Learning and perception in psychotics, neurotics and normals
Farley, Franklyn Hoover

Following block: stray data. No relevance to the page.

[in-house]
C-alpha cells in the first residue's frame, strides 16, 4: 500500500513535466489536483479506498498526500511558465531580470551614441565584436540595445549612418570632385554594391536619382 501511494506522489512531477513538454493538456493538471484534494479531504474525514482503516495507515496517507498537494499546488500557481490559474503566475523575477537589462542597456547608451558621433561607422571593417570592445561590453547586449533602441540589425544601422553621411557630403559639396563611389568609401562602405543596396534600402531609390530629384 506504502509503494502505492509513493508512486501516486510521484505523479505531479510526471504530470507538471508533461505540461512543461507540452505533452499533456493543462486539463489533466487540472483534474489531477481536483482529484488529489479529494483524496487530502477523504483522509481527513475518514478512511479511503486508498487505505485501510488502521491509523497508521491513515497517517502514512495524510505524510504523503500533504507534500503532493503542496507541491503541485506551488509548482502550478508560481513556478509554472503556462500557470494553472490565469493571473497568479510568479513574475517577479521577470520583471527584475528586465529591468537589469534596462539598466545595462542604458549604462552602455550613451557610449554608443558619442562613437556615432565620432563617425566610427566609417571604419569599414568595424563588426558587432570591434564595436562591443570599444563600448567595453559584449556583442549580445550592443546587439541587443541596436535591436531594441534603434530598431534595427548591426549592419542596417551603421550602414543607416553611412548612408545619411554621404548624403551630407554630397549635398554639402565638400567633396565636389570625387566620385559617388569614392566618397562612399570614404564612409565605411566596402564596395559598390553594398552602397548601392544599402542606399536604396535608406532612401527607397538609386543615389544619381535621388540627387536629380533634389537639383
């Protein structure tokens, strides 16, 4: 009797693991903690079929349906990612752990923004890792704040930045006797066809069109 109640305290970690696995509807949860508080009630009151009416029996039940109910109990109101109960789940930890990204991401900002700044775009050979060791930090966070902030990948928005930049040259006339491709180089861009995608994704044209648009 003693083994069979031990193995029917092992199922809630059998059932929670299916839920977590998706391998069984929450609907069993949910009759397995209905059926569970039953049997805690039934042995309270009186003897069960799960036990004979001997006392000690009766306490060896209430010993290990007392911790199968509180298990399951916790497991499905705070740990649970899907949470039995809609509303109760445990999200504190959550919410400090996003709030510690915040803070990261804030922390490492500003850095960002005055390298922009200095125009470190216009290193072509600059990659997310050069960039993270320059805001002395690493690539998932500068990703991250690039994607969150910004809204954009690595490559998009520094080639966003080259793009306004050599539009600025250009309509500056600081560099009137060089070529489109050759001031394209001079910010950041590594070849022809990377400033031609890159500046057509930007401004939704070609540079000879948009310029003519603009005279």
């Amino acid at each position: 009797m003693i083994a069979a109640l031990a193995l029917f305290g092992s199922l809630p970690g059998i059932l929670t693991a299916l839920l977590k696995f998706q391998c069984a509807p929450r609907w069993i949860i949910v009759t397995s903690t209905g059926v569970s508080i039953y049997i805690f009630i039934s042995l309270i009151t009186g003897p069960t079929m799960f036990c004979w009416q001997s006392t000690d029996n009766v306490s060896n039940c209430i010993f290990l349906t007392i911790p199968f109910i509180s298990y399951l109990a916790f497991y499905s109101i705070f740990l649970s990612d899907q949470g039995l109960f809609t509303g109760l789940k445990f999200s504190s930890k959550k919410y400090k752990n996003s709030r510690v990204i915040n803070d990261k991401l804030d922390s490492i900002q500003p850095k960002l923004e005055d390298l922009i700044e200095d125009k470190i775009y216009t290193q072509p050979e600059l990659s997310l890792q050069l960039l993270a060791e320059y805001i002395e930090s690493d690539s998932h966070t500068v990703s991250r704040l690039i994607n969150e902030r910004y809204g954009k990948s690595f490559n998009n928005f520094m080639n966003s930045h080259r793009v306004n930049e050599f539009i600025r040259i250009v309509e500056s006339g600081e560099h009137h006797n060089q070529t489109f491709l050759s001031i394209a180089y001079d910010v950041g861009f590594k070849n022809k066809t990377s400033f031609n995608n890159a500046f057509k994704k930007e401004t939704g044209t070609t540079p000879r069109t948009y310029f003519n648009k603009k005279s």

There have been a number of attempts in recent years to bring theories and techniques in learning, motivation and perception to bear on the psychology of personality. Representative of these attempts is the work of Bruner and Krech (1950), Dollard and Miller (1950), Eysenck (1957), Eysenck, Granger and Brengelmann (1957), Mednick (1958), McClelland (1953), McReynolds (1961), Mowrer (1950), Pascal (1959), Rotter (1954), Sears (1951), Shoben (1949), and Witkin et al (1954). Some of these attempts have been largely theoretical with little consequent research, while others have involved theorizing and a great amount of experimental investigation. The assumption underlying these integrative attempts has been that these areas, e.g., learning and personality, are related in important ways and that an understanding of each can be gained by examination and investigation of the other.